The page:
U.S. Senator calls on Walmart to review its security practices, expresses concern about police calls
A U.S. Senator from Pennsylvania wrote to the president of Walmart raising concerns about the amount of police resources the massive retailer soaks up across America.
The letter from Sen. Bob Casey, a Democrat, is dated May 27. It followed a story in The Express-Times, of Lehigh Valley, which riffed off of a Tampa Bay Times report about the burden placed on law enforcement by local Walmarts.
The Express-Times, like the Tampa Bay Times, found that Walmart was the site of more police calls in one year in its region than anywhere else. It published a similar story to the investigative report that had appeared earlier in the Tampa Bay Times and showed how Walmarts here had accounted for about 16,800 calls in a year, or two an hour, every hour of every day.
Casey then wrote to Walmart President Doug McMillon, urging the company “to examine its internal security protocol to ensure effective deterrence measures are in place and reduce the burden on local police.”
“Of course, police protect and serve every member of our communities, but the significant volume of calls from Wal-Mart stores raises serious questions about whether the company’s current security infrastructure effectively deters crime without overburdening local police departments, many of which already operate on stretched budgets,” the senator wrote in the letter, a copy of which The Express-Times posted online.
The Tampa Bay Times found that a large portion of calls to Walmart were for shoplifting, but an even bigger slice concerned general disorder, including drunk customers, mouthy teens and panhandlers. Experts said that more staffing, uniformed security and better store layouts could help Walmart deter many of those problems.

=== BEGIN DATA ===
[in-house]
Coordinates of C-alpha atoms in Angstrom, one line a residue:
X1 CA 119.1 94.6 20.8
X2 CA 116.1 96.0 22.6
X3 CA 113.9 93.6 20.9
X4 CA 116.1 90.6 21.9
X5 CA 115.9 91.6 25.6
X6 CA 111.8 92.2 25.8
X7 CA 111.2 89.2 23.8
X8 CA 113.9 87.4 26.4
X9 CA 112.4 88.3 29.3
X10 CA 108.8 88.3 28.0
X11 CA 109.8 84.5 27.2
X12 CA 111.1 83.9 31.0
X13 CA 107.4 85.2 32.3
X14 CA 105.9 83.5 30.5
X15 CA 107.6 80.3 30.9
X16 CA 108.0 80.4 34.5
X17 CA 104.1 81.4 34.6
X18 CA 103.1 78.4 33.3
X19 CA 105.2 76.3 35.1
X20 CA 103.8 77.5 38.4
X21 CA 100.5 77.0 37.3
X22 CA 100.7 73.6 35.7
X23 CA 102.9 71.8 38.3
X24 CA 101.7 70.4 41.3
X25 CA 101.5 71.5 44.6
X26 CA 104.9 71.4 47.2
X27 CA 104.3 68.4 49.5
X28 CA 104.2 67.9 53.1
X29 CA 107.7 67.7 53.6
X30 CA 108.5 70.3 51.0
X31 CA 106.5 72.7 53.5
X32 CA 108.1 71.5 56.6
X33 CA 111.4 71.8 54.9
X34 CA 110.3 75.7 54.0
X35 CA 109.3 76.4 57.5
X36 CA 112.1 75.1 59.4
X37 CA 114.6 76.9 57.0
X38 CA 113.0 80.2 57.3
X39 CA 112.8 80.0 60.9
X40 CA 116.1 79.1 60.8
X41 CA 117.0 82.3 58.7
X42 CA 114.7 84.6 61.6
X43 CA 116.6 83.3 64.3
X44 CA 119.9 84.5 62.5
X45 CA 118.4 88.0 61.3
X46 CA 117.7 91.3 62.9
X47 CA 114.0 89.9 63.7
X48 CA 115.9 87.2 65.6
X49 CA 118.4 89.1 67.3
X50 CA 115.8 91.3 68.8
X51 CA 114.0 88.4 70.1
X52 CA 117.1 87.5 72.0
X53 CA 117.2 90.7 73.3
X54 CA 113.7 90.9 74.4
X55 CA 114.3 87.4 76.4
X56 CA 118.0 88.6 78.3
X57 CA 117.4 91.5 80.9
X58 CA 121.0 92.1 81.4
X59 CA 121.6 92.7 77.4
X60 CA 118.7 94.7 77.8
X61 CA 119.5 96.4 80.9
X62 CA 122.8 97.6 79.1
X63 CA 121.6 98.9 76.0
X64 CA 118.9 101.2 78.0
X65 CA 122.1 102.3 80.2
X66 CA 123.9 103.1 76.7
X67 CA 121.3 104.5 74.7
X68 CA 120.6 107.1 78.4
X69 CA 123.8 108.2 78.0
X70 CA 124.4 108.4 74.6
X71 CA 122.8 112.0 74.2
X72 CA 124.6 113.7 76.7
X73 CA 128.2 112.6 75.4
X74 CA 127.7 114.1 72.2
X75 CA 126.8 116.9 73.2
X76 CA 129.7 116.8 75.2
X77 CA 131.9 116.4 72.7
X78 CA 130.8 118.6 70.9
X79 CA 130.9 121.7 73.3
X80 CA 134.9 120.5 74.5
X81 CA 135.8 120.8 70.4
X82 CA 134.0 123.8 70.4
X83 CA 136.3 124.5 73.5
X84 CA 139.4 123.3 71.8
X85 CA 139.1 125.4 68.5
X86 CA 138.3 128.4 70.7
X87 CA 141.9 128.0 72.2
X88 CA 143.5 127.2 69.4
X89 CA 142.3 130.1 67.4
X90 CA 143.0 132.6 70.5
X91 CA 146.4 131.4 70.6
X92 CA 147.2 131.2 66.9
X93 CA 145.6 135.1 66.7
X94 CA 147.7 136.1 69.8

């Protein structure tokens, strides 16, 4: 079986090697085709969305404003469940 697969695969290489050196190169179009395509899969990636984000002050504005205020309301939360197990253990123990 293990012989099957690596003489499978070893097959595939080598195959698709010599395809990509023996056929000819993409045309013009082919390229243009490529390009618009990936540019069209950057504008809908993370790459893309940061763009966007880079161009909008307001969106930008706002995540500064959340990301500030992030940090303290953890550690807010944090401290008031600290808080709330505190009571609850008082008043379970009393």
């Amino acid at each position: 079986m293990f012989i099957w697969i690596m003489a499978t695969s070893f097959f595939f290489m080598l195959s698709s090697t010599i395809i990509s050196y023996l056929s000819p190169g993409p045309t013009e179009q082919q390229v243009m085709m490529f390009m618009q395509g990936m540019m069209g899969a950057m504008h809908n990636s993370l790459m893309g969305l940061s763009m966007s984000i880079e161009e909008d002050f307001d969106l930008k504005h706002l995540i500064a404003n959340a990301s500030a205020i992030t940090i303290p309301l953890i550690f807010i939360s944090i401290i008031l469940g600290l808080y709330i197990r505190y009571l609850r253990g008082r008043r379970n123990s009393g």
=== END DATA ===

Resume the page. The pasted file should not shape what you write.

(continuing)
Casey contended that “large retailers like Wal-Mart bear responsibility to have in place reasonable security measures to assist in the deterrence of frivolous crimes.”
After the Tampa Bay Times report, politicians in several counties called on Walmart to meet with community leaders and find ways to reduce the workload it puts on police. Company officials have vowed to set up meetings in the area, saying “we know we can do better, and we will.”
Walmart officials have already met with the St. Petersburg Police Department and discussed the possible expansion of a diversion program for first-time shoplifters.
Casey wrote of the need for collaboration between police and the company in his letter.
“Local police have the solemn duty to keep our communities safe,” he wrote, “and the brave men and women who accept that burden should be able to expect the cooperation of business owners and community leaders in working together to create a safer environment.”